Married couple Lisa Grunwald and Stephen Adler have produced a book containing the world best marital advice. It’s called: The Marriage Book: Centuries of Advice, Inspiration and Cautionary Tales, from Adam & Eve to Zoloft.
One accepts that the book is full of wit and wisdom. And yet, it sounds suspiciously like something that was put together by a junior marketing executive.
Be that as it may, Grunwald wants to entice us to read it, so she has offered a snippet of world-class wisdom in Time magazine.
Perhaps a senior marketing executive thought up this: What is the best piece of advice anyone has ever given to married couples?
Grunwald responds with a quote from Irish poet William Butler Yeats:
In wise love, each divines the high secret self of the other and, refusing to believe in the mere daily self, creates a mirror where the lover or the beloved sees an image to copy in daily life.
To place this in context, Grunwald reminds us that Yeats spent his life desperately in love with a woman he never married. I am not sure why this makes him an authority on marriage or on love, but you may draw your own conclusions.
Not to quibble any more than usual, I would note that wise love, whatever it is, is not really the same thing as marriage. We are culturally inclined to believe that there is an indissoluble bond between love and marriage, yet the history of marriage belies that supposition. For the vast majority of human beings, romantic love has not been contained within marriage. And, the vast majority of the marriages that have occurred throughout human history have not been based on romantic love.
What is Yeats trying to say?
He is saying that you should ignore the person you encounter on a daily basis. Ignore the faults and foibles, the flaws and imperfections and seek out the “high secret self.” That is, see the best in your spouse and ignore the rest.
But, what does this mean? Yeats might simply be revealing that he never married the woman he loved, thus that part of her remained unattainable to him.
Besides, if your spouse has a high self why does he or she have to keep it secret?
Grunwald suggests that Yeats wants to say that marriage should be about bringing out the best in your spouse.
In Grunwald’s words:
Simply put: If you’re smart about it, you’ll rise above the inevitable setbacks and stresses of a shared life, and you will make it your lasting mission to bring out the absolute best in your spouse.
Surely, this is good advice. It echoes Aristotle’s definition of the best form of friendship. If so, it is not specific to marriage. And it is certainly not specific to romantic love, wise or not.
Grunwald is not talking about Yeatsian mirroring, but one forgives her for not belaboring a strange idea.
We will note that Grunwald, following Yeats, sees marriage in terms of emotional and mental exercises. Among them, the admonition to banish all signs of contempt for your spouse.
Of course, she is correct to believe that such a negative attitude toward your spouse’s faults and flaws is corrosive:
You have to banish contempt. Contempt is an acid, and it etches ugliness into love. To banish contempt means that when your husband has given in to his least attractive tendencies, his most fearful, or fearsome; when your wife has lost her focus, her patience, or her heart, this is the moment when you must exercise the x-ray vision I’m sure Yeats would have mentioned if he’d known about Superman. This is the moment when you must see through the annoying, demanding, complaining, failing, faltering wreck in front of you—and find the strong, kind, fascinating, functional person you know your spouse wants to be.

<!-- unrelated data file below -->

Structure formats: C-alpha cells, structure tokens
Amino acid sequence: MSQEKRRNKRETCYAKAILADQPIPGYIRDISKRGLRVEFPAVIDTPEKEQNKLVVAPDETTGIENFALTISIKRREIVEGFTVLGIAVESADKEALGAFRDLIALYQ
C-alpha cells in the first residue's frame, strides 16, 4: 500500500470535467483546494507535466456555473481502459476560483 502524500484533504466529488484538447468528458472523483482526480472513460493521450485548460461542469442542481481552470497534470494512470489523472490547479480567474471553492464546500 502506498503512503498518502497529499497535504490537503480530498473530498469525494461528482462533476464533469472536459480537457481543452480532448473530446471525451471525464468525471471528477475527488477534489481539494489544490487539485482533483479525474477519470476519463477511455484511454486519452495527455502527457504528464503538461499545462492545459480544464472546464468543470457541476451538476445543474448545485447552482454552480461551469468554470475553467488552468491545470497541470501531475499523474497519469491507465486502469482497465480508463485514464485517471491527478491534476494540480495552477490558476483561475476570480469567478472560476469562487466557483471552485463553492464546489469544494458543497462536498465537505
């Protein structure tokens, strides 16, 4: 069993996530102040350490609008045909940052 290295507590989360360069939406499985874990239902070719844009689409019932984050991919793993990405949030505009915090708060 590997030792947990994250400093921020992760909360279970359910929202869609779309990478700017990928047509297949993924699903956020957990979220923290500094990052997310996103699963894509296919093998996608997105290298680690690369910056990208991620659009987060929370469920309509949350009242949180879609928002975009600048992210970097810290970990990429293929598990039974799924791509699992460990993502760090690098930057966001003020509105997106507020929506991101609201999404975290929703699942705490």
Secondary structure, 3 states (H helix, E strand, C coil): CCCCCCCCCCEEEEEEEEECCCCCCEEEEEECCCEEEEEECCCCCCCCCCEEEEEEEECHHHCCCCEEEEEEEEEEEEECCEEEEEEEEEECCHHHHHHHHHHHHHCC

The kind of criticism that helps marriage is the kind you learned in English class: studying something so well that you can find its hidden patterns and its deeper truths.
Her good sentiments notwithstanding, Grunwald contemptuously describes a spouse as a “faltering wreck.” Next she asserts that a good spouse should see through all these negative traits.
A cognitive therapist would point out here that it is better for an individual to make a list of his or her spouse’s good qualities, rather than to make a list of the bad qualities and then attempt to ignore them.
Note that Grunwald does not mention that in everyday life a good spouse will perform a myriad of positive actions, even at the level of courtesies, and will participate in any one of a number of household routines.
One might even say that a spouse’s best self lies in the consistent performance of said routines, or even, the reliable and responsible participation in them.
If so, the best self is anything but a secret. It makes more sense to say that a spouse puts his or her best self into action on a regular basis than to say that he or she is keeping it hidden.
We forgive Yeats for not knowing this.
As for Grunwald, she is a woman of her times—and of the therapy culture. Therefore she descends into psychobabble.
For her the “high secret self” involves what one’s spouse really, really wants.
It is not a very original thought and it is not very useful either.
You can’t do this without understanding what it is that your spouse truly wants…. The “high secret self” exists apart from daily desires and even apart from the twists of fate and fortune that get in the way.
It feels more useful to tell people to be married to the one they are married to. It is also more useful to recognize the good things that one’s spouse does, the signs of good character.
If you seek out the bad, the flaws, and struggle to suppress your contempt, you are on the road to sainthood, not to connubial bliss.